Our plan today was not on getting up the Fang, but to getting up any or as most of the four peaks we could see, so we first headed up towards the easterly summits. This was done by scrambling up a steep slope covered in heather which leads to a 3m rock gully easily climbed and then onto some low angled rock leading up to the saddle covered with juniper which separated the easterly summits. I first tried to climb the higher of the two but was turned back from exposuré; I backed off and gingerly down climbed back to the saddle. The other summit was ascended by first worming oneself through juniper bushes and then onto a narrow rocky ridge to the top. A rock cairn was erected and a signed register was placed there for future party's to sign. We only sat on top for a while as we were running close to our turn-around time. I was the first to descend while Randy hung out on top until I got passed the rock gully so not to knock any rocks down.
Looking at my watch I noticed there was 20 min before turn-around and the true summit looked only 10 or 15 minutes away. From my position I could see a possible way up and working within the schedule I had. Quickly descending to the base of the Fang dropping down a bit further to make it easier, crossing a steep scree slope then climbing rock which headed up and around the corner to a steep ramp covered in Heather. From here I could definitely see it was possible but not a walk in the park to reach the top. By this time Randy had just reached the Fang I yelled down to him, stating I had found a way up. He waved me on to go ahead saying he wanted a bite to eat. While I forged on ahead he was going to sit back and relax and wait for my return.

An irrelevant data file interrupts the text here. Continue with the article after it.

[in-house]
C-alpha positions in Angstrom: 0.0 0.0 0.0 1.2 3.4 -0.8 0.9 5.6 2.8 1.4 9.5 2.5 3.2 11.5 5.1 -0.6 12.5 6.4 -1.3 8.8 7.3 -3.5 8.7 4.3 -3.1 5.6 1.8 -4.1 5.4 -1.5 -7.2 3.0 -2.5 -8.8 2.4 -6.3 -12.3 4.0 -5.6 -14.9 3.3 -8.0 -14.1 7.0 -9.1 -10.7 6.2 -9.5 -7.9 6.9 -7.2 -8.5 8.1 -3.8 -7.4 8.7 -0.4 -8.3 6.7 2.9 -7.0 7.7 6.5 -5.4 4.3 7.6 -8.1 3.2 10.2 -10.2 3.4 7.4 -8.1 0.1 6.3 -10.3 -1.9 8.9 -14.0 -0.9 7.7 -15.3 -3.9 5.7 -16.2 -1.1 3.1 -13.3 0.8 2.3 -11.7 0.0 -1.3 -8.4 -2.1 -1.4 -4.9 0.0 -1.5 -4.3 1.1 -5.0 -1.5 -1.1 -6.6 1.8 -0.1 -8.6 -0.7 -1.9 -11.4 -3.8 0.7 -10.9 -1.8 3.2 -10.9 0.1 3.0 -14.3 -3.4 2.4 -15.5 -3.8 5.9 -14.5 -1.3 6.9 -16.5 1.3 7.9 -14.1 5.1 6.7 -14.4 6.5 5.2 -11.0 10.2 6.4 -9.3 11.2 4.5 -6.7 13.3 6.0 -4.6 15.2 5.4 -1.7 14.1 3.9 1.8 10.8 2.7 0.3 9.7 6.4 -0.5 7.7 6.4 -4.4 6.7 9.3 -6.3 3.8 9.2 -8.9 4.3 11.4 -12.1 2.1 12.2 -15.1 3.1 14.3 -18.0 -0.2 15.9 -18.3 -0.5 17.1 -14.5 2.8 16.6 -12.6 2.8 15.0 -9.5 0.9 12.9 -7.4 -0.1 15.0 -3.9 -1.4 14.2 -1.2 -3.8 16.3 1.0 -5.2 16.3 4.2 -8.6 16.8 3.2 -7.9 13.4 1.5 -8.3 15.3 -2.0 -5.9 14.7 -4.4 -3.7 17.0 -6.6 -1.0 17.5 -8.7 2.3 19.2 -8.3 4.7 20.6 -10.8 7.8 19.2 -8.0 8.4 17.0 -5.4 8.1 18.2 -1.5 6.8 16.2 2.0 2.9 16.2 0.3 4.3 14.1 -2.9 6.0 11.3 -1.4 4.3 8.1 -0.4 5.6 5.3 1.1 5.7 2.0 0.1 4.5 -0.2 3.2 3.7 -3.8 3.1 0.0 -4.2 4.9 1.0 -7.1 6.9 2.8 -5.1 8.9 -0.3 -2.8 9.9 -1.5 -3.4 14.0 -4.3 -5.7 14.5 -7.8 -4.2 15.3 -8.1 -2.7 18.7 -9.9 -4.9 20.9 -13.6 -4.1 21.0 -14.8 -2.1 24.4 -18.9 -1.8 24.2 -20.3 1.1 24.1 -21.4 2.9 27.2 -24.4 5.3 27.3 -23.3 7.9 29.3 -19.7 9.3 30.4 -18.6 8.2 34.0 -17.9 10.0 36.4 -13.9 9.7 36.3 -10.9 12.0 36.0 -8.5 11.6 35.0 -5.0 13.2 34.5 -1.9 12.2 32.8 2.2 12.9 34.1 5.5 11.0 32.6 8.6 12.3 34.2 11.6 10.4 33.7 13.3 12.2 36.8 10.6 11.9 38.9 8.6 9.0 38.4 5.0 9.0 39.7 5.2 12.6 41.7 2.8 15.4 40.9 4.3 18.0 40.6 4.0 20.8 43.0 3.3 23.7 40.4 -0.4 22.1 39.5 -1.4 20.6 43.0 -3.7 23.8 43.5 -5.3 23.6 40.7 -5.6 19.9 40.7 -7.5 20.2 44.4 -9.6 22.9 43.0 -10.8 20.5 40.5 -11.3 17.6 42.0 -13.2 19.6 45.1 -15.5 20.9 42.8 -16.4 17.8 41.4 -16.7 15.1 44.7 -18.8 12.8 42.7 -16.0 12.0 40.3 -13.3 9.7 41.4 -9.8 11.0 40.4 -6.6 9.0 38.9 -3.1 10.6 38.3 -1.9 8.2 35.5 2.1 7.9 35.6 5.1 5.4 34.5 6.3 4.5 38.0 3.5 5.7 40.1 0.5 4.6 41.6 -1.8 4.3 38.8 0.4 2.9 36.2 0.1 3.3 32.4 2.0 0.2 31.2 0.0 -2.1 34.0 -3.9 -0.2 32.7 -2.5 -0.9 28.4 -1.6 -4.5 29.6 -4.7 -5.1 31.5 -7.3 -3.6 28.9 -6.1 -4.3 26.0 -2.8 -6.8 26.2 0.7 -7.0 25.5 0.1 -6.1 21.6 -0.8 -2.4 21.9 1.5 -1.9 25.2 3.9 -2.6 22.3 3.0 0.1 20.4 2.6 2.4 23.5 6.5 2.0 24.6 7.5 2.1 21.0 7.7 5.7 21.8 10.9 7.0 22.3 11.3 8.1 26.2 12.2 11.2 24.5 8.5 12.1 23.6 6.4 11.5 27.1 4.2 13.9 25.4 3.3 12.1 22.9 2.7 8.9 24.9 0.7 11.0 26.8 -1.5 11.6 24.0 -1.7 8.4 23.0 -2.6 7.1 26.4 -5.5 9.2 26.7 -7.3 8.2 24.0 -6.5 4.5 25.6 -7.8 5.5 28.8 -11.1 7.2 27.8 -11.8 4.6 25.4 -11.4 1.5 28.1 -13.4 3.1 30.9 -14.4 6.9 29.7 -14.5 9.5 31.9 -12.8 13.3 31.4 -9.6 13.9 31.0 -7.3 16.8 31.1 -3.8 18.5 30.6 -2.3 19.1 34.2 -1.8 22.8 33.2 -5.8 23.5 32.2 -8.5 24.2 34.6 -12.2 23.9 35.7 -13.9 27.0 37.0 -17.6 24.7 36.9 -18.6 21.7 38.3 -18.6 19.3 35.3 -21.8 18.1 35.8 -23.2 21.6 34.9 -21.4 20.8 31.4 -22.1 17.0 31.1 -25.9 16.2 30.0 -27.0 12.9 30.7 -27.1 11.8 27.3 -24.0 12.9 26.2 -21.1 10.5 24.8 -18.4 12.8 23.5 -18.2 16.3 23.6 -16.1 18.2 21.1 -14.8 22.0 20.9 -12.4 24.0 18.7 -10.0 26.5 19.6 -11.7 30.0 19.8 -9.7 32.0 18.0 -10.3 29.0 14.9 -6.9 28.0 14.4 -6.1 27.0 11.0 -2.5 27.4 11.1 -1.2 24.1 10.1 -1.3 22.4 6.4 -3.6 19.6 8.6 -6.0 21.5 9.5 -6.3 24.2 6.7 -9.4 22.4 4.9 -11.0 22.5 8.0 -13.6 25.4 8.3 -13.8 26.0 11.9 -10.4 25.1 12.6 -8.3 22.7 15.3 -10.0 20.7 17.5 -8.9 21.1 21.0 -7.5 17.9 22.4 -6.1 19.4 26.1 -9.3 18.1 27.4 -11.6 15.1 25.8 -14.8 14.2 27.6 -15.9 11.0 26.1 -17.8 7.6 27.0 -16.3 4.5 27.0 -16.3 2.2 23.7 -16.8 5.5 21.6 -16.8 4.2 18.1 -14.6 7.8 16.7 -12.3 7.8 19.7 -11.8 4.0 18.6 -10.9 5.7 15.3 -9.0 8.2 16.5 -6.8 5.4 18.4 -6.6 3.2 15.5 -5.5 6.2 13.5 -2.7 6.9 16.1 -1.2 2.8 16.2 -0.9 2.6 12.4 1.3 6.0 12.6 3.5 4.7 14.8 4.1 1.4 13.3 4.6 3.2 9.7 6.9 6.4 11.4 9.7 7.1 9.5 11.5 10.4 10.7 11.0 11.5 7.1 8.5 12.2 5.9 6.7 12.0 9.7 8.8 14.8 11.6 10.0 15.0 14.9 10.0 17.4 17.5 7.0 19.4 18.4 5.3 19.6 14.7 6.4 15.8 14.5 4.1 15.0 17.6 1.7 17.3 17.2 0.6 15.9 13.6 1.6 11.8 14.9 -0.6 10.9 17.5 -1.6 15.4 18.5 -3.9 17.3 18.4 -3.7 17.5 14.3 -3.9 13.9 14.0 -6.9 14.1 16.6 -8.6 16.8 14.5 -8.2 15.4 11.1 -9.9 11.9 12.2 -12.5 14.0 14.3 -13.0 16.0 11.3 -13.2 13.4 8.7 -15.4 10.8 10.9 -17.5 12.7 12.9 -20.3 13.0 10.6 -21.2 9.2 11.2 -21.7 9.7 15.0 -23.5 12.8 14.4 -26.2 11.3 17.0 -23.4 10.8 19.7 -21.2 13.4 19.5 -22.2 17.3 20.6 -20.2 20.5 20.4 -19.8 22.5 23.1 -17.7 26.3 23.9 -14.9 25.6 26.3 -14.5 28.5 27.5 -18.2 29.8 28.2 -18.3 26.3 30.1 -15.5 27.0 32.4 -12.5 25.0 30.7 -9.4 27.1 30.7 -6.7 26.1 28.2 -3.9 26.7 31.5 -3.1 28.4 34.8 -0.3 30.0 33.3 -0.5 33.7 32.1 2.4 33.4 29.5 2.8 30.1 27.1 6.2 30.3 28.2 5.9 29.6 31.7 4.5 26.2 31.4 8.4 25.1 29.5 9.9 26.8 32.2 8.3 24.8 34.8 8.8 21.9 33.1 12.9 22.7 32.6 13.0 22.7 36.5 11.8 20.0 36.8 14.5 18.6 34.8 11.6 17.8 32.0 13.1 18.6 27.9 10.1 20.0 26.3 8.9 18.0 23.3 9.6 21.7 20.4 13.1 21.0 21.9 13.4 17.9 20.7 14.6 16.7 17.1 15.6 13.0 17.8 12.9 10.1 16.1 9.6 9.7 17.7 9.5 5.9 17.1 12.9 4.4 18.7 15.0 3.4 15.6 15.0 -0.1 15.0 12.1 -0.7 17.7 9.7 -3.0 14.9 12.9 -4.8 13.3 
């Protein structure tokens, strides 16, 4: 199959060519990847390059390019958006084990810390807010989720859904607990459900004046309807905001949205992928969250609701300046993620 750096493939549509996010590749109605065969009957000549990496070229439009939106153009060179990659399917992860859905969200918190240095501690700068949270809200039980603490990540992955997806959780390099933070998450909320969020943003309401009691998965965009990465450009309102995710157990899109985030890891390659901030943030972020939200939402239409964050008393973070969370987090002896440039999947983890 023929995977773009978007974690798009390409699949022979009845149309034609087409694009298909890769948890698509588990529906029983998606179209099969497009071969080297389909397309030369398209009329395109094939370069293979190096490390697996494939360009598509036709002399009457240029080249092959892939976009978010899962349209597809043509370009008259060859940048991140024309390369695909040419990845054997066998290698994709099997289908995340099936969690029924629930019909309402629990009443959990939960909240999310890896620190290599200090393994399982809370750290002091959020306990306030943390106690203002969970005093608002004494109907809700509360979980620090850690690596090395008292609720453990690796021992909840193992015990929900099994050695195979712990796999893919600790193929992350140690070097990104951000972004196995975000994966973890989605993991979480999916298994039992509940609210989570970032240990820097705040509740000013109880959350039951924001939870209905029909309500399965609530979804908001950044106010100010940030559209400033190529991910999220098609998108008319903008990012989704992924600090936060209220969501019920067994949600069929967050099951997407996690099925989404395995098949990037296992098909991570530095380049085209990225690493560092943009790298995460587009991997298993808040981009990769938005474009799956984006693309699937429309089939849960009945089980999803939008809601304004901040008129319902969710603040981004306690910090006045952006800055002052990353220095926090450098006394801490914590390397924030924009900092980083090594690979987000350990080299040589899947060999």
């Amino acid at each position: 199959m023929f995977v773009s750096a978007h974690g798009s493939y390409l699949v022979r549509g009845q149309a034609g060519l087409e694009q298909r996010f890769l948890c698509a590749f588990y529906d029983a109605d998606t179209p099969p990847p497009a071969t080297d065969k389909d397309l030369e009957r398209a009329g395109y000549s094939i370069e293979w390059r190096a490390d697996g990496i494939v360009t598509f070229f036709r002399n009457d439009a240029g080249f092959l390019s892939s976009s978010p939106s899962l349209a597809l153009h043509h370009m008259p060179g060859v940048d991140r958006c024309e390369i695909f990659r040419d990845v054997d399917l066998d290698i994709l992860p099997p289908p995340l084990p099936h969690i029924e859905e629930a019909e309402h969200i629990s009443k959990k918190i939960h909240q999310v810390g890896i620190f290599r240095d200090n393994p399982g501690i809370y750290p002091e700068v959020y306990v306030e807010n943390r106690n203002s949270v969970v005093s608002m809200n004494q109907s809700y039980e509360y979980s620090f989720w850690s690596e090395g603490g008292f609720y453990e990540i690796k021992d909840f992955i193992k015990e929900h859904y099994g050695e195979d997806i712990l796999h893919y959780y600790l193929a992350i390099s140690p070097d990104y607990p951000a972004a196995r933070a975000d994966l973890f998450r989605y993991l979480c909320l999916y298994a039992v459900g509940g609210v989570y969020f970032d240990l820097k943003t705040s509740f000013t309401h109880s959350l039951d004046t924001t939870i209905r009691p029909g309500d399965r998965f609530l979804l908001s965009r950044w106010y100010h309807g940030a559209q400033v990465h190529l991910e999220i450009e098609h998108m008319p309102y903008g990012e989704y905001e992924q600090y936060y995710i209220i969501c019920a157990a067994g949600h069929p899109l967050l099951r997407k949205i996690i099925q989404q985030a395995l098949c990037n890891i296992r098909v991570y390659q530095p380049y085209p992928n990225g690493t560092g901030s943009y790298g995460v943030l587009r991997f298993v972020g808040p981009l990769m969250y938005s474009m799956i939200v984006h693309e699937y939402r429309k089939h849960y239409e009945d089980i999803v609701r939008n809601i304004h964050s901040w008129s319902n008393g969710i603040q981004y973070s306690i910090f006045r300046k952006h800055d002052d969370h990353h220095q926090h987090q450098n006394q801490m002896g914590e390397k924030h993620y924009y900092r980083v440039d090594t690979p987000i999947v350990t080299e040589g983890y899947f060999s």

I was now only 5 min from the summit the exposuré was pretty good but still lots of bomber hand holds. I could now feel my blood start pumping faster and faster the closer I got. This due to the personal gratification I was getting from accomplishing this fete, the peak didn't come easy after trying to poke my eye then tossing me down a peppered up snow slope I still pushed on. Yahoo!!! The summit has now been officially "Bagged". Bagged being an old saying from the Northern Rockies we used to use when reaching the top of any mountain. I quickly built a cairn leaving my John Henry inside a small register plus took a hero shot. Strange thing, while on the summit the same small flying ants which I had run into on Canoe Peak summit were also doing there thing on this one. Smart ants, they know the highest point because they were not seen on the lower peak.
I descended back to the Fang where Randy patiently waited, there I gobbled on a power bar and we were off. Earlier I had decided to take a different way back and the first choice was to try and descend the main draw leading off from the Col between Triple Peak. It looked steep, but as memory serves I don't recall seeing any cliff bands when I looked at it from Toquart Peak a few months back. Looking at the Topo map it showed the grid line running close but then comparing them to what we came up it looked possible. After swinging and hanging from the bush for 30min we had worked our way onto an open avalanche chute. This made travel down to 680m a heck of a lot easier, we then cut up into the timber right where we took our first break. The ground was somewhat familiar to me making the way down the timber to the Heli-Slash faster than excepted. Knowing we were most of the way down with plenty of time to spare we just took our time crossing the hellish slash to the other side. Once back in the timber agin we avoided the creek altogether, instead staying high up to the left. The going here was quite interesting, we must have been crossing an old slide from millenniums before, the boulders were the size of small houses now covered with a thick moss and trees growing in places you wouldn't think possible. After that we popped out into the slash at the roads end and it was only minutes before we were finally on flat ground again. Whew!!! That's all I have to say :
If I was to go up again I would defiantly go up our descent route, it was a lot faster and a lot less bushy. I'll be back to climb the Fang someday unless someone beats me to it.